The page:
Maya is not Satan

Maya is not Satan October 21, 2014

mayaPoor Satan. He gets so much blame in the world, when it seems his actual power is limited to whispering temptations in people’s ears. They can ignore his suggestions or go along with them, but despite their free will in the matter, he gets the blame for their wrong actions.

Sometimes Maya is compared to Satan by writers who are trying to make a correlation between Hinduism and Christianity. Here’s why the analogy doesn’t work: Satan is a being separate from God, in fact antithetical to God. Satan works against God’s will like a two year old shouting, “No!” to every request of his parent.

Maya is God’s own power — the power to pull us into stories. When you go to a movie, the lights dim and you’re drawn in. You aren’t trapped against your will. At any time, you’re free to realize that it’s just a movie. You can fully enjoy the movie while simultaneously realizing that Mark Ruffalo doesn’t turn green when he’s angry (probably). On the occasions you get completely swept away by a film and magically transported to a place where you forget your true nature and become absorbed in the onscreen world, you don’t get angry with the screenwriter or director or actors or movie theater. You realize they’ve done a great job and you seek out their other work. Even people who rail against the lack of values in Hollywood don’t usually claim that the art of storytelling itself is Satanic.

Sometimes you get so wrapped up in this life that you forget you are an eternal soul wearing a physical body and believe you are the body. But here’s the deal: you’re here for a reason. You took on a body and now you’re immersed in that body’s story world. The goal is to remember your true nature — not to do so is to live deluded. Occasionally getting so immersed in the story that you forget it’s the temporary story of an impermanent incarnation isn’t Satanic.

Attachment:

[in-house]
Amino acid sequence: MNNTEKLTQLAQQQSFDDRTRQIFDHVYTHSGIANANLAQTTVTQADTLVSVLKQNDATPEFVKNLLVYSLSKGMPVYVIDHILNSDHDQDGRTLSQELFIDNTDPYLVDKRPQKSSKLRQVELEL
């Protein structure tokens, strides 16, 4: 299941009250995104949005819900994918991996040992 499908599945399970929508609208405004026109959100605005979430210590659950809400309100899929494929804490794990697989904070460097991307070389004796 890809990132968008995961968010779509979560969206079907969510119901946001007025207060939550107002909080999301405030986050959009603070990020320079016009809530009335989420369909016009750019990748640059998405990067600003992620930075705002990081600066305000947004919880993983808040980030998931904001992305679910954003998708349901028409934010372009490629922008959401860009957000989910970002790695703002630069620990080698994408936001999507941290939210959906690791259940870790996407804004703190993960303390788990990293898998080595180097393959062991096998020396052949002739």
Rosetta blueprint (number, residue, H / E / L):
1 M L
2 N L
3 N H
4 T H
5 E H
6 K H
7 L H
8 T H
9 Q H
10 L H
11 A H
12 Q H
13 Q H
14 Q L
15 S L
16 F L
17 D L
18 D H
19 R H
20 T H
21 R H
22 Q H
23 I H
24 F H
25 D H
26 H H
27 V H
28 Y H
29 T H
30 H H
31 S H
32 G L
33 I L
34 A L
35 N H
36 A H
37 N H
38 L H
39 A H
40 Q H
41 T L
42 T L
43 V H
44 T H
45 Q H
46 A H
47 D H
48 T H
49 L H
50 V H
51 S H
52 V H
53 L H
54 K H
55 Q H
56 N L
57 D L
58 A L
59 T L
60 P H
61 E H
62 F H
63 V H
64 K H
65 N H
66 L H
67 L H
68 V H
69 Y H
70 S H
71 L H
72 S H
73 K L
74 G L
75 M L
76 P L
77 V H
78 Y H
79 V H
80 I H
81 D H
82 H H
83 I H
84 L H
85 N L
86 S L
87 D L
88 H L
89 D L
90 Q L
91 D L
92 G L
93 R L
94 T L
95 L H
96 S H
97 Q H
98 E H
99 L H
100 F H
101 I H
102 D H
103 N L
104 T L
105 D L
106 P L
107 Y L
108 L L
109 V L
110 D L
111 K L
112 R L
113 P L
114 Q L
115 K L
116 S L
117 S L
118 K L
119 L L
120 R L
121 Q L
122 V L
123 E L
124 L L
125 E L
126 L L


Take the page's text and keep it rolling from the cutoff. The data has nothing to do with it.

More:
Maya not only “draws the minds of even the wise” into the story (Devi Mahatmya 1.55), but she herself liberates. You can ask Maya for help when you’re so immersed in your own personal story that you want to punch the next person who says, “This too shall pass.” Remembered in distress, she removes our fear (Devi Mahatmya 4.17) and she rescues those who take refuge in her. This is nothing like Satan. If you get into a mess, most people don’t suggest calling on Satan to help you out. He would presumably be rubbing his hands together in glee and cackling. Sometimes parallels can be drawn between concepts in two different religions, but Satan and Maya don’t correlate.

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